We would like to know from readers who attended, what they thought of the conference. If you attended, let us know by voting in the poll to the left of the screen.
Last week’s poll: Will you attend Indaba 2015?
We asked readers who had attended Indaba this year whether they would be back next year. Respondents were split down the middle with 50% planning to attend and 50% opting to give the show a miss.

Article Source: Tourism Update


The tourism industry in Africa must take advantage of what the continent has to offer as a whole. African countries also need to work together to improve ease of travel and to combat the international misconceptions on the spread of Ebola.

These are some of the sentiments SA Minister of Tourism, Derek Hanekom, shared while speaking as part of a ministerial session at the recent 2014 Hotel Investment Conference Africa (HICA).

Hanekom said African countries had the benefit of being able to provide unique and diverse experiences that were not on offer anywhere else in the world.

“If we look at the South African economy, for example, we probably have two sectors where we genuinely have comparative advantage. It’s the mining sector, because we’re endowed with greater mineral wealth than any other country in the world, and the tourism sector. We’ve got quite a vibrant agricultural sector but it is not a natural advantage. The one area where we have a serious competitive advantage is tourism and it continues to grow.”

Hanekom said tourists were increasingly becoming concerned with social and environmental issues and wanted to see countries making a commitment to reducing the effects of climate change . He said it was up to the tourism sector to take care of natural resources and to conduct tourism responsibly.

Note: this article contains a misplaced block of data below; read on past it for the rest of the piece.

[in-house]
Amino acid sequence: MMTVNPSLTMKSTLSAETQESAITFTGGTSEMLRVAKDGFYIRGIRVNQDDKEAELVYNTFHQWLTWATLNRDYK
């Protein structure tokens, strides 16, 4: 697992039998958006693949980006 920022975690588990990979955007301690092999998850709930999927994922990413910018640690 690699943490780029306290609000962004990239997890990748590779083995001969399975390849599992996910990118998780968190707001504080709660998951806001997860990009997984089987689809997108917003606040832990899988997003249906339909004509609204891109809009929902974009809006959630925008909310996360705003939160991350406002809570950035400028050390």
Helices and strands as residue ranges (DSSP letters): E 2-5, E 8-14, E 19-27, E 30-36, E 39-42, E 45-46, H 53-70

He added that it was important for the Southern Africa Development Community region to assist each other in making it easier for tourists to travel across borders.

Hanekom said it was absurd that travelling between African countries was so much more difficult than travelling from an African city to Paris or London. He called for more effort to be put into connecting African countries and cities, organising visa facilitations, making border posts as “friendly” as possible and investing in infrastructure to facilitate travel between African countries.

Touching on the Ebola outbreak and the effect it has had on tourism in Africa, Hanekom said there was a propensity from the rest of the world to lump the African continent together so that when something happened in one part of the continent, it affected the entire continent.

“The Ebola epidemic affects South Africa, it affects Kenya, it affects the entire African continent. I’ll tell you why it affects us; one of the reasons is because there is a strange irony here. While this African continent is very large, yes, in the minds of people abroad, it is very small too.”

Hanekom also highlighted the fact that the continent was on growth path, arguing that there had been serious advances toward political stability and democratisation. He said this was not always seen, but instead the problem areas were focused on. He added that negative reports had to be countered collectively, as a continent, to avoid hurting the tourism industry.

Article Source: TourismUpdate